May 31, 2023 to June 2, 2023
Europe/Zurich timezone

Neural simulation-based inference of dark matter substructure in JVAS B1938+666 strong gravitational lensing system

May 31, 2023, 11:52 AM
500/1-001 - Main Auditorium (CERN)

500/1-001 - Main Auditorium


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dark matter Dark Matter


Noemi Anau Montel (University of Amsterdam)


Precision analysis of galaxy-galaxy strong gravitational lensing images provides a unique way of characterizing dark matter (DM) substructures and could allow us to uncover the fundamental properties of DM's constituents. In reality, this analysis is extremely challenging due to the high dimensionality of lensing observations and the richly-structured parameter space of lensing systems. Existing methods for marginalizing over this large parameter space to infer substructure properties are typically extremely time-consuming, necessitating the exploration of a very high-dimensional parameter space, which is often intractable, or require compressing observations into hand-crafted summary statistics.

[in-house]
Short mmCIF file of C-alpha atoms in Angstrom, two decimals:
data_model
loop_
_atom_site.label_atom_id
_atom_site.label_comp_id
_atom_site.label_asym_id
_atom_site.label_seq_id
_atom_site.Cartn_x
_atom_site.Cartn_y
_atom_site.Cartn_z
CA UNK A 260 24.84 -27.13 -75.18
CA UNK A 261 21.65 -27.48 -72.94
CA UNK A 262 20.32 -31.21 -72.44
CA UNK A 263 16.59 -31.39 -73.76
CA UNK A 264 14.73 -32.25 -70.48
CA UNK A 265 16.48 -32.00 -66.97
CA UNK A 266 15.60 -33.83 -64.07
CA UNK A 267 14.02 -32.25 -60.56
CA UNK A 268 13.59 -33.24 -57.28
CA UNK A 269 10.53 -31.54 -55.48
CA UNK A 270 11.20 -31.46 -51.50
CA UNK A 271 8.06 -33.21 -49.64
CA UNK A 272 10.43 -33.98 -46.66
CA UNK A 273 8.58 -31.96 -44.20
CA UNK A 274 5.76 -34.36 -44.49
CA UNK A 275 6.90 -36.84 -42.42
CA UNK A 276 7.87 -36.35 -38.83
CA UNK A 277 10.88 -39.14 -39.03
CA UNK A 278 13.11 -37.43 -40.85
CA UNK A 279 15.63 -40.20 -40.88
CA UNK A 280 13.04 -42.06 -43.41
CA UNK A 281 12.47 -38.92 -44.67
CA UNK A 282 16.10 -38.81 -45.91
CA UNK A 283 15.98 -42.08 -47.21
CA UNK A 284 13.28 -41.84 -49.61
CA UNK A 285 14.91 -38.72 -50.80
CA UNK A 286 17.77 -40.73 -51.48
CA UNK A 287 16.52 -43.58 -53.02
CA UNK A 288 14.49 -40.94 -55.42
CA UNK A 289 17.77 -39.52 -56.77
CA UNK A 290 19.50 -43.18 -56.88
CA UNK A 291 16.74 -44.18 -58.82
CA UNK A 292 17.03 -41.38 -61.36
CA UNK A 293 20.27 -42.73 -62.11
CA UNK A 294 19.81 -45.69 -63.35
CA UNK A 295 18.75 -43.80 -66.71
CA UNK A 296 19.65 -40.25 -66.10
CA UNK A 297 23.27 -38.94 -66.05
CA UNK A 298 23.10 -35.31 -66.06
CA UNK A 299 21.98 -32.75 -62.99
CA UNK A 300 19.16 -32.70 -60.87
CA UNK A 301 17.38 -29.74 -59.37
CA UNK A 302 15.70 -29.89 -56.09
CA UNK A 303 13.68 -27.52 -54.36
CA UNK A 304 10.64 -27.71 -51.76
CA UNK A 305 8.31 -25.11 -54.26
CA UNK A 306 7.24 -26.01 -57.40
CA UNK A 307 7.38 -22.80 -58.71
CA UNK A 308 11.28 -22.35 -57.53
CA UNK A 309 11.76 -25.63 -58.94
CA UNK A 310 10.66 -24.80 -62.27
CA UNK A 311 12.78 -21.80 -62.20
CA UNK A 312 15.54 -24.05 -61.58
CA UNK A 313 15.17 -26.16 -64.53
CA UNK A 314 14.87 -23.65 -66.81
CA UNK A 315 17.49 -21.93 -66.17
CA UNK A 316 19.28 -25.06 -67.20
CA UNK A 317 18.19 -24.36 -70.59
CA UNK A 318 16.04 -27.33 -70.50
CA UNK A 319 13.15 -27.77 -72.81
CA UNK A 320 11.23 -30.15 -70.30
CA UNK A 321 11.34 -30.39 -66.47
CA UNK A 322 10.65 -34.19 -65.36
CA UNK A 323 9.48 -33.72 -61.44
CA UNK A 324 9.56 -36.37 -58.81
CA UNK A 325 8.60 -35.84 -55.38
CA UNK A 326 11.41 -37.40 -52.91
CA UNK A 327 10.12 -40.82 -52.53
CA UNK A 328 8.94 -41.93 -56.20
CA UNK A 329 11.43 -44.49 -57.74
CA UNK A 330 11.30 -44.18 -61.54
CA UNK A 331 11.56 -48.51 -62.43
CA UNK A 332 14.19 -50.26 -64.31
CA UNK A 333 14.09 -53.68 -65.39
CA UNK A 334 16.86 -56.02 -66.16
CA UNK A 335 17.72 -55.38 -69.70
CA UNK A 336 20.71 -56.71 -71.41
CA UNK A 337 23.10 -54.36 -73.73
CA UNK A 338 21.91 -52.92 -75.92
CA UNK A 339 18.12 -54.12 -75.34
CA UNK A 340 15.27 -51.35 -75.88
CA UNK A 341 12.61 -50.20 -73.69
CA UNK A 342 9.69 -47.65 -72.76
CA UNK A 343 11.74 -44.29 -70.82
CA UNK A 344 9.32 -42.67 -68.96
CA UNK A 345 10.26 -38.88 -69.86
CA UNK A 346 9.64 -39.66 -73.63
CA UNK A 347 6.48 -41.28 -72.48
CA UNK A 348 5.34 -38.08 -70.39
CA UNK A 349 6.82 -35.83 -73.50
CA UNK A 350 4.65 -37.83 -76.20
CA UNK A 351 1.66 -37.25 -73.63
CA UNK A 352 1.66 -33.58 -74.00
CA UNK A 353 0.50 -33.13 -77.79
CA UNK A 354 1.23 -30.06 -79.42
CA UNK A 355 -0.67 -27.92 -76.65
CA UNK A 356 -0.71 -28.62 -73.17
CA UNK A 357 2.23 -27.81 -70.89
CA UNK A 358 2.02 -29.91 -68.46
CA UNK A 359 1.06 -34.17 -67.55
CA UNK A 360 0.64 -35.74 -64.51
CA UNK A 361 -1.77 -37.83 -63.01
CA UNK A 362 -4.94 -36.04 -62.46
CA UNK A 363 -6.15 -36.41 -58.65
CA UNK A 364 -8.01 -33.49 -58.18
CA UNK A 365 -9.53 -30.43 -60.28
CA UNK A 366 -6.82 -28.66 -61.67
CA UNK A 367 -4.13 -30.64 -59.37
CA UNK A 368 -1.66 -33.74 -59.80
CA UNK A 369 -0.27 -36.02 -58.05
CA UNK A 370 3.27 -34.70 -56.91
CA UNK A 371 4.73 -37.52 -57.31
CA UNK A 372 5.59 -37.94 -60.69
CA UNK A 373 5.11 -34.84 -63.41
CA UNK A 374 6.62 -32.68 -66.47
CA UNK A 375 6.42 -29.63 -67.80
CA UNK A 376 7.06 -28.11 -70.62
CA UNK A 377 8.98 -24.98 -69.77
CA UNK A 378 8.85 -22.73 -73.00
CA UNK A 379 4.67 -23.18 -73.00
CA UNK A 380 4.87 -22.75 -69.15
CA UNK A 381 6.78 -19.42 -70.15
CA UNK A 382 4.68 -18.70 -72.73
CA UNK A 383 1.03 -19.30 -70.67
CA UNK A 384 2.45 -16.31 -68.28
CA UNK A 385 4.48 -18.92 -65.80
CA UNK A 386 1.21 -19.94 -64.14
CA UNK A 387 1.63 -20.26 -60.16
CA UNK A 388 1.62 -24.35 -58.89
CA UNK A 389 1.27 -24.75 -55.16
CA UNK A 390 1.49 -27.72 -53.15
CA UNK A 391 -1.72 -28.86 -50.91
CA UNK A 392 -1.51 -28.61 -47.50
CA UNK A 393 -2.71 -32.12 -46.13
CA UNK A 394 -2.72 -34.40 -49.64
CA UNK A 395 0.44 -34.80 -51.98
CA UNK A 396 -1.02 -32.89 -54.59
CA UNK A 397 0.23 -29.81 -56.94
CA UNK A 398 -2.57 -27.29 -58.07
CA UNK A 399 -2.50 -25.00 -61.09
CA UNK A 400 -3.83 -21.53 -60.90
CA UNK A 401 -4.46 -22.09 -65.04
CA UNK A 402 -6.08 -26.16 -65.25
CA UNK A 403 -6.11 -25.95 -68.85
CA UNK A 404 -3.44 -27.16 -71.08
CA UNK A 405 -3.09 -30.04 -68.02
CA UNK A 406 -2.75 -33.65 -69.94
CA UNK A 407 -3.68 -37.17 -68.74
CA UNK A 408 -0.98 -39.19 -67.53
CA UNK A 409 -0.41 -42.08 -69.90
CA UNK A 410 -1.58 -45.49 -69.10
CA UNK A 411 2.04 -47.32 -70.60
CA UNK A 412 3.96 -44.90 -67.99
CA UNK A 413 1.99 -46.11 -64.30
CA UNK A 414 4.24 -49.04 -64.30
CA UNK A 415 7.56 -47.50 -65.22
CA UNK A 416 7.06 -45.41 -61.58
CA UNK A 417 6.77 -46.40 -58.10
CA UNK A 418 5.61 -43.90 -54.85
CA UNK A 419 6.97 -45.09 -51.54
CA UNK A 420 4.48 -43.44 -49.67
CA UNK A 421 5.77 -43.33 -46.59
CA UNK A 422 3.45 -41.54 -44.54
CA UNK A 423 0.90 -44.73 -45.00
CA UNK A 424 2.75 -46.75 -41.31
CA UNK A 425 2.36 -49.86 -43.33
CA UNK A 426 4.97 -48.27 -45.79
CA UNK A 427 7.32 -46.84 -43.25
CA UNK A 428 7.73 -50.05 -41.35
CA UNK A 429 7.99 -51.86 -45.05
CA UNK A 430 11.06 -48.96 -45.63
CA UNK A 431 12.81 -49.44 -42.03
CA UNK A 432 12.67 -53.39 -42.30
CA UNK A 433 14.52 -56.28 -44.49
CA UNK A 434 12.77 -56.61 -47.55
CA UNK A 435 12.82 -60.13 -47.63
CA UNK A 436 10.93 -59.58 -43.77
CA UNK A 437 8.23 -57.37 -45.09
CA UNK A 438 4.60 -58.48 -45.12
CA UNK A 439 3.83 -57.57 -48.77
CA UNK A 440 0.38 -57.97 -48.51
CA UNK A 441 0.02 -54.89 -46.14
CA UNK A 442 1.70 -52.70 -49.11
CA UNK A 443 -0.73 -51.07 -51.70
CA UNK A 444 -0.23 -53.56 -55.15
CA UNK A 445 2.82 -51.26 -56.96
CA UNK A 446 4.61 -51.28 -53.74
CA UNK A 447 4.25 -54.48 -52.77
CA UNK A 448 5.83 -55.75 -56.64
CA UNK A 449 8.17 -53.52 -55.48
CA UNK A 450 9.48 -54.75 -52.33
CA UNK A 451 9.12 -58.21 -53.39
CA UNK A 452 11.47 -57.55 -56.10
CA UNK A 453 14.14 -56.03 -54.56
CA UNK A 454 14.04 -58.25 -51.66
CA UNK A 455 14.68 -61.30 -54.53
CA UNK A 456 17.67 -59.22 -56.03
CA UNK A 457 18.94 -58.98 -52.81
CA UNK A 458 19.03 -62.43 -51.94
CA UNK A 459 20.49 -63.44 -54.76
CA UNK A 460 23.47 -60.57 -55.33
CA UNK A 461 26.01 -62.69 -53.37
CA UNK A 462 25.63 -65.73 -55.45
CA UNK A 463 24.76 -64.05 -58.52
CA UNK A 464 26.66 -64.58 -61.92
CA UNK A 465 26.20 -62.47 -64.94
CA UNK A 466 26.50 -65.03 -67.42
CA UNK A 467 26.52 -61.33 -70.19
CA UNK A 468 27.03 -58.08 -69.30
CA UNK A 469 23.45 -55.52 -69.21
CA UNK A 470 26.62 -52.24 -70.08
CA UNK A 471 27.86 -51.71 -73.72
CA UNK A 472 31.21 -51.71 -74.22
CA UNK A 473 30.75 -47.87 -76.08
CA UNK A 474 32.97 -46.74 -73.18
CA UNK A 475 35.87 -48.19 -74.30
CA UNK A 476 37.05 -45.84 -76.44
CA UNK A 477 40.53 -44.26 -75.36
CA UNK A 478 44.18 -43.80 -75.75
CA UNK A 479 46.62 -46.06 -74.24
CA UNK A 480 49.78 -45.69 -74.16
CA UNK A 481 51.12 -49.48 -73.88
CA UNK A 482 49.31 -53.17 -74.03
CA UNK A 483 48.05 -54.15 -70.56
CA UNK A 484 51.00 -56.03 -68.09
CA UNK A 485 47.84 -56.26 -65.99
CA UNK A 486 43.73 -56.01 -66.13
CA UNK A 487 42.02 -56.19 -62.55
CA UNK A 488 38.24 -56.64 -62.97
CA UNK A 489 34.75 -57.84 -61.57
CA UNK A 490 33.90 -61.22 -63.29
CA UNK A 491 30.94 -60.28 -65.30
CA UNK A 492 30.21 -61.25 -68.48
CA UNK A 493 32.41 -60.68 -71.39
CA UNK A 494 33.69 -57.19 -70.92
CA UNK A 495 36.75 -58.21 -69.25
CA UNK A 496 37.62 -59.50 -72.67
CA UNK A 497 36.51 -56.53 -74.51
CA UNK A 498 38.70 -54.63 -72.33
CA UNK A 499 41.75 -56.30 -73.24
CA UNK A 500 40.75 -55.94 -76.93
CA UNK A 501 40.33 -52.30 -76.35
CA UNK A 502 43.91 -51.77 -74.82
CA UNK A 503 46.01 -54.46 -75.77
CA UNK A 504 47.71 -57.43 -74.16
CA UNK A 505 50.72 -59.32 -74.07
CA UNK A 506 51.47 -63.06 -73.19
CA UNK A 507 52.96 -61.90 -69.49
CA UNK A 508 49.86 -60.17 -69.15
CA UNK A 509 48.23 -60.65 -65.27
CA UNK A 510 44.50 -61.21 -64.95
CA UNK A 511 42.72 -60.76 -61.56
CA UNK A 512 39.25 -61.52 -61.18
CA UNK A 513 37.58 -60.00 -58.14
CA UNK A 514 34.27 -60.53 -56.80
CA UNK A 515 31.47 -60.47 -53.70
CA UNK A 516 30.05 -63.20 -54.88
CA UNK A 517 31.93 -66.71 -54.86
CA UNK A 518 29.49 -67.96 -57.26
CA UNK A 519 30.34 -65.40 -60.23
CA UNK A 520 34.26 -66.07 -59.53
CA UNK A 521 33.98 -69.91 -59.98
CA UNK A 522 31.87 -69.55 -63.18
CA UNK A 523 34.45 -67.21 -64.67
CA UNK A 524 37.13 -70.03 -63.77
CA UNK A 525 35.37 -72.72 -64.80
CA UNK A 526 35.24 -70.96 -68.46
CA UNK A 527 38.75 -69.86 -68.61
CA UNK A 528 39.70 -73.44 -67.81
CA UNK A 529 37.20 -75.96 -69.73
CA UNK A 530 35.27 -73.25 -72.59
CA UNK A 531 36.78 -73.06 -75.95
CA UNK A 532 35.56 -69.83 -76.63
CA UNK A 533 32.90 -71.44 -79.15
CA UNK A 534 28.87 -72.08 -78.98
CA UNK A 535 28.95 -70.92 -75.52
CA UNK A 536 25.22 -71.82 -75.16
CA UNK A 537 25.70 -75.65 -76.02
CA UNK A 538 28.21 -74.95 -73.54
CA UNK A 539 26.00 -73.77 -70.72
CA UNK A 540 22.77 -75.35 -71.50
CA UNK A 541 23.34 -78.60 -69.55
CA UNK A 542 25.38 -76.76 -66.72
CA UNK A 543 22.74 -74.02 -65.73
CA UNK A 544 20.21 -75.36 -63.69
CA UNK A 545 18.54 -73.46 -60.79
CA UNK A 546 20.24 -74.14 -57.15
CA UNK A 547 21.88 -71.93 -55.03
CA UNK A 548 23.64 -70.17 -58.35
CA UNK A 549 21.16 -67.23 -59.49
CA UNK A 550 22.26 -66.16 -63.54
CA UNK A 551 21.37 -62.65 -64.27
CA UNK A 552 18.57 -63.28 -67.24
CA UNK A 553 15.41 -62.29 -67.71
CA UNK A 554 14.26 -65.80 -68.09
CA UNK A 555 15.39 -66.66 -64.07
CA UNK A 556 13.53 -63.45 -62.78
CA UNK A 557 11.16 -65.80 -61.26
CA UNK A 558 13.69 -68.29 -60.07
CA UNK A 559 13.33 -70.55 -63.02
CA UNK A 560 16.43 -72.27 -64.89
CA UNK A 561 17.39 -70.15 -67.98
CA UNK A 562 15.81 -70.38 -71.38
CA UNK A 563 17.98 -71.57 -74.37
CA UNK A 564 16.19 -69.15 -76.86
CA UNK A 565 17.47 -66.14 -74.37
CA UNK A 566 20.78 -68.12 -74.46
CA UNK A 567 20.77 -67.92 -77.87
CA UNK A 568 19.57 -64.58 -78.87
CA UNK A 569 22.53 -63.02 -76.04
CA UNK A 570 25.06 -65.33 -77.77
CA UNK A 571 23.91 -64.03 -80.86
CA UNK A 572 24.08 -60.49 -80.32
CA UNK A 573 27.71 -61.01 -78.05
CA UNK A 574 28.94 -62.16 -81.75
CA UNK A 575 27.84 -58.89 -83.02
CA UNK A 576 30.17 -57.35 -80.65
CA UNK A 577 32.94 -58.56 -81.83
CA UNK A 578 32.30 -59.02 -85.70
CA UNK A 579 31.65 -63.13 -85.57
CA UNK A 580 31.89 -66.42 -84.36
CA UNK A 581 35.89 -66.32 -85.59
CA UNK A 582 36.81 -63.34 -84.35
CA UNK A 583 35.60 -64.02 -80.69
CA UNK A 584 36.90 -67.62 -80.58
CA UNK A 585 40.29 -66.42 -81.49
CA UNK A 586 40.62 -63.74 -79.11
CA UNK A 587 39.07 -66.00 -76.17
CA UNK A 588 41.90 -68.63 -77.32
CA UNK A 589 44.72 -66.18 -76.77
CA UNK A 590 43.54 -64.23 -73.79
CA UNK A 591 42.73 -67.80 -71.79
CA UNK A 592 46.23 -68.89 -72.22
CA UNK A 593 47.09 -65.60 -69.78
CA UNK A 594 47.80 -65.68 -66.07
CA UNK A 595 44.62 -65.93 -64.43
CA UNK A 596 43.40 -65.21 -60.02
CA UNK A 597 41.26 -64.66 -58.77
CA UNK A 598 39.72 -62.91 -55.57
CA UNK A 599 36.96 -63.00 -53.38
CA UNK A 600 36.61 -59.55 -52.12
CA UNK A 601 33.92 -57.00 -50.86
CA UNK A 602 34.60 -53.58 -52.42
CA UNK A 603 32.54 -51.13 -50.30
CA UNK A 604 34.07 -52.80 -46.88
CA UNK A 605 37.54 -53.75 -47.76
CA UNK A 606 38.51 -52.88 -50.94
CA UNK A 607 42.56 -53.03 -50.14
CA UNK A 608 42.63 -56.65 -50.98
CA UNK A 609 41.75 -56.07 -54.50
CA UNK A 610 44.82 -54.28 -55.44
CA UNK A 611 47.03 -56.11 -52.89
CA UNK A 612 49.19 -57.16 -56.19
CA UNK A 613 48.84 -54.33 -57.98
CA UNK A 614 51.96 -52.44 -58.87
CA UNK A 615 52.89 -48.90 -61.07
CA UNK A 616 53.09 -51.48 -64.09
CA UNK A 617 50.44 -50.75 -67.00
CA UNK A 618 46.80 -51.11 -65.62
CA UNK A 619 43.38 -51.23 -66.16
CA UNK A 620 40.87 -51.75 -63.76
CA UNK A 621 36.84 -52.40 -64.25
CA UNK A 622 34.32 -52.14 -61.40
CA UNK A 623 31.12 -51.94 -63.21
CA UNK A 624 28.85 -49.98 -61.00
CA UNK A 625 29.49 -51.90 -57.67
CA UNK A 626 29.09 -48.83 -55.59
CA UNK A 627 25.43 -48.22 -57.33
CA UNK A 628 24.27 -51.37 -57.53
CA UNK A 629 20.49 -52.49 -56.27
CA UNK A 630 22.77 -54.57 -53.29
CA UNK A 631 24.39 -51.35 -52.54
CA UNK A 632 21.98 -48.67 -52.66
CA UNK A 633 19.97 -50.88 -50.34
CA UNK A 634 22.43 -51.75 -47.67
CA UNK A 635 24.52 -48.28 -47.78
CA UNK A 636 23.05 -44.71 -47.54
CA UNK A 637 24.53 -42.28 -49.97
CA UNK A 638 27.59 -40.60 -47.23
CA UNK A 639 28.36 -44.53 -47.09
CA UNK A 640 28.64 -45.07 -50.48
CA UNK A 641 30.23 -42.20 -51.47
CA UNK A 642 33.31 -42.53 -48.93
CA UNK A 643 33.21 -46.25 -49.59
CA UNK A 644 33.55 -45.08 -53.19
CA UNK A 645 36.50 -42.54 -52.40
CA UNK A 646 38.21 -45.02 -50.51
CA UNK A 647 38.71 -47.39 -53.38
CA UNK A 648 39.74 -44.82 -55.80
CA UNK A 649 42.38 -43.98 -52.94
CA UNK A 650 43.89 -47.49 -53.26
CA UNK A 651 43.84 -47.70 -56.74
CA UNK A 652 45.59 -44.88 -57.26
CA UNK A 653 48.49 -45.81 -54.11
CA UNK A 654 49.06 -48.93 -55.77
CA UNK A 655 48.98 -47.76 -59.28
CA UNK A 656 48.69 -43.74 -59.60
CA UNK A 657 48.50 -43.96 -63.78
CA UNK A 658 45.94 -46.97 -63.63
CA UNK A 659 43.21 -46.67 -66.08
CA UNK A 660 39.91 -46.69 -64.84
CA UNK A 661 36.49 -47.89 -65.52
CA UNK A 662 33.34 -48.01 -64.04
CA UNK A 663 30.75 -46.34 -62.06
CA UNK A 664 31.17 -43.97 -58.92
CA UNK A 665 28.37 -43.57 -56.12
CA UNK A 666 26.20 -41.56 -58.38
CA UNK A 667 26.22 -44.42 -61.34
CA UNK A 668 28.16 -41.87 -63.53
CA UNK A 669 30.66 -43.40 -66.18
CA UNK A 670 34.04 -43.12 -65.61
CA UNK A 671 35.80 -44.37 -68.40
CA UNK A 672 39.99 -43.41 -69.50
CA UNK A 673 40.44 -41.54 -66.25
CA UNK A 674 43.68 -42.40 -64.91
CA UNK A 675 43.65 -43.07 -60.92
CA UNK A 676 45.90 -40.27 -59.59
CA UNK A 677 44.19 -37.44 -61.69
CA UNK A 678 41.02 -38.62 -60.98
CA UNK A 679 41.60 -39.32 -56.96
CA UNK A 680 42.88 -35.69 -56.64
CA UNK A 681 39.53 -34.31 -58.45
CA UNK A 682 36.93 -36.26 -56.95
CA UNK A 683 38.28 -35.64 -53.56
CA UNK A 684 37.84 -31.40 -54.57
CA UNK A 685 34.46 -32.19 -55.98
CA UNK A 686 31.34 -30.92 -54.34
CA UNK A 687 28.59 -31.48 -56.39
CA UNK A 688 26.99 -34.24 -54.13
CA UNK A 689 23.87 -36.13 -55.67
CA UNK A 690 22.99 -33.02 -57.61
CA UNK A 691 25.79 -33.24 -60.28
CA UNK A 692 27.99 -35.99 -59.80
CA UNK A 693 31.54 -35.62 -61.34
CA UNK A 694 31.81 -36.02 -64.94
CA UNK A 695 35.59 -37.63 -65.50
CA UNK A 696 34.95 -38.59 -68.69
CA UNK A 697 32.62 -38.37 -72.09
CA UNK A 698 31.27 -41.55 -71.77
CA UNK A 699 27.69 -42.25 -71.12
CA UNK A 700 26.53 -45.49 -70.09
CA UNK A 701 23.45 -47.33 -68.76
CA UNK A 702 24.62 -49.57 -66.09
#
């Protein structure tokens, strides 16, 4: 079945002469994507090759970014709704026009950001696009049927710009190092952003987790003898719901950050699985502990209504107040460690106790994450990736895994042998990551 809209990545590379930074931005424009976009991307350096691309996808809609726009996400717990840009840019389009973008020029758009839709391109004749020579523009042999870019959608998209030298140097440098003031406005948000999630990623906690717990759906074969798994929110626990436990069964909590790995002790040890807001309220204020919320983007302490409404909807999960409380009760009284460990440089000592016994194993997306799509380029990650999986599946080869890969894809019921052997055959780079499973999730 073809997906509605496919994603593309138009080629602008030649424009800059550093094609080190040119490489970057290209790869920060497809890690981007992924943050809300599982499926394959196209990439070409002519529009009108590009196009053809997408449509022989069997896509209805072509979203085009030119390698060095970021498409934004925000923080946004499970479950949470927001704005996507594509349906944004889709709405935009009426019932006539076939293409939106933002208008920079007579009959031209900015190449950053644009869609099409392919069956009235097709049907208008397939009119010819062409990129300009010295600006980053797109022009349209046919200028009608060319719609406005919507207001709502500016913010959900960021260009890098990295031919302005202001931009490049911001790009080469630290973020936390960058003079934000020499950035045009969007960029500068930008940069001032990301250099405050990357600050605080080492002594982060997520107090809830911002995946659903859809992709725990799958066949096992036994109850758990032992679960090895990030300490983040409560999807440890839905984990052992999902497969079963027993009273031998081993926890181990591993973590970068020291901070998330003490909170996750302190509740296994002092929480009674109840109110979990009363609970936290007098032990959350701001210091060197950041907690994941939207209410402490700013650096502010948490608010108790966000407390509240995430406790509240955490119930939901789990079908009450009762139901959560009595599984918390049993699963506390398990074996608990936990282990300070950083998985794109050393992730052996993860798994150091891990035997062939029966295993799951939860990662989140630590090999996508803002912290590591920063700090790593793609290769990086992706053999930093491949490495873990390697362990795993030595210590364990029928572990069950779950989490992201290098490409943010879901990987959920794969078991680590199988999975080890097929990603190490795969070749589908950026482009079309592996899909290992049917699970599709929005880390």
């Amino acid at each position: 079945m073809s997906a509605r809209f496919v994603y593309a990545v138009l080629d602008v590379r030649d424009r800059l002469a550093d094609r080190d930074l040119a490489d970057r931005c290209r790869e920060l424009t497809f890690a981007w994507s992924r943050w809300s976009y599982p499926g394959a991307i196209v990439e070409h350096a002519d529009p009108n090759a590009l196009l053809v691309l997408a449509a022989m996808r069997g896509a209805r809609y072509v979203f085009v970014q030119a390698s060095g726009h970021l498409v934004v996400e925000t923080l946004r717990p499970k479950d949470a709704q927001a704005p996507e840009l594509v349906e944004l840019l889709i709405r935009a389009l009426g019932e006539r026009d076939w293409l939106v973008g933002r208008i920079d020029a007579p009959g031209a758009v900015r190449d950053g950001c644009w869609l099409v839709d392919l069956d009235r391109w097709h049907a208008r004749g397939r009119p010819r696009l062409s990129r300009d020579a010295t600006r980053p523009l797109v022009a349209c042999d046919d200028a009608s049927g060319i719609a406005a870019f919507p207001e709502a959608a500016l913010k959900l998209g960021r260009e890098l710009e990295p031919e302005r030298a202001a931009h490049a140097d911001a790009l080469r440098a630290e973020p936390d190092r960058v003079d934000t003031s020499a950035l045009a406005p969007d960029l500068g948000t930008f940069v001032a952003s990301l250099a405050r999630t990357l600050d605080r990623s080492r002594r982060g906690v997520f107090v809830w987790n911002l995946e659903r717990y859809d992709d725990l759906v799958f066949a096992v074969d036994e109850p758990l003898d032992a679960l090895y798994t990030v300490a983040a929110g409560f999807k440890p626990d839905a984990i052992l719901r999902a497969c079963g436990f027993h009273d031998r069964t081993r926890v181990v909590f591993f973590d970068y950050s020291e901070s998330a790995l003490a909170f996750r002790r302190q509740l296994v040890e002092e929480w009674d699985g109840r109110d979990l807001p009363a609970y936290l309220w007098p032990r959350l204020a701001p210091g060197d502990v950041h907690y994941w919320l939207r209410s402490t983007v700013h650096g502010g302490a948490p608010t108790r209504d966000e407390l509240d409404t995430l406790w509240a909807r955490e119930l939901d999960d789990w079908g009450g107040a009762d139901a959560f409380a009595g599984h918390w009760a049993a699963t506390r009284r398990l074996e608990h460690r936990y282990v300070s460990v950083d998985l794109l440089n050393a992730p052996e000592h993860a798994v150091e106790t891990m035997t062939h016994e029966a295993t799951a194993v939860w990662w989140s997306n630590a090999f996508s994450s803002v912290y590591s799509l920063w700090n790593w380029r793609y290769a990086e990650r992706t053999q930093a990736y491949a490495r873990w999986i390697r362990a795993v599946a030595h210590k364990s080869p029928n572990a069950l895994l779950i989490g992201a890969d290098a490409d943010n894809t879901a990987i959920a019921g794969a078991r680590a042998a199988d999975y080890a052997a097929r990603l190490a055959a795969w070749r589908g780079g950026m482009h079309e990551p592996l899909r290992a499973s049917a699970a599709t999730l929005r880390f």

In this talk, I will present the first application of neural simulation-based inference (SBI) technique to a strong-lensing observation, by reanalizing JVAS B1938+666 system. This system is one of the few examples, so far, of substructure detection (Vegetti et al. 2012) using the gravitational imaging technique.
I will show how different analysis tasks of increasing complexity can be easily performed in the employed SBI technique, Truncated Marginal Neural Ratio Estimation (TMNRE) (Miller et al. 2022). With TMNRE we can recover existing results for subhalo parameter inference and source reconstruction. Moreover, since TMNRE makes it possible to increase the realism of the analysis without significantly altering the inference procedure, we are able to include lens light uncertainties, source light variations, and a population of substructure in the analysis (Anau Montel et al. 2022, Coogan et al. 2022).

These first results demonstrate our analysis method is able to extract the wealth of information regarding DM's nature contained in existing lensing data and in the large sample of lenses that will be delivered by near-future telescopes, such as the Rubin Observatory, Euclid, JWST and the Extremely Large Telescope.

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Primary author

Noemi Anau Montel (University of Amsterdam)

Presentation materials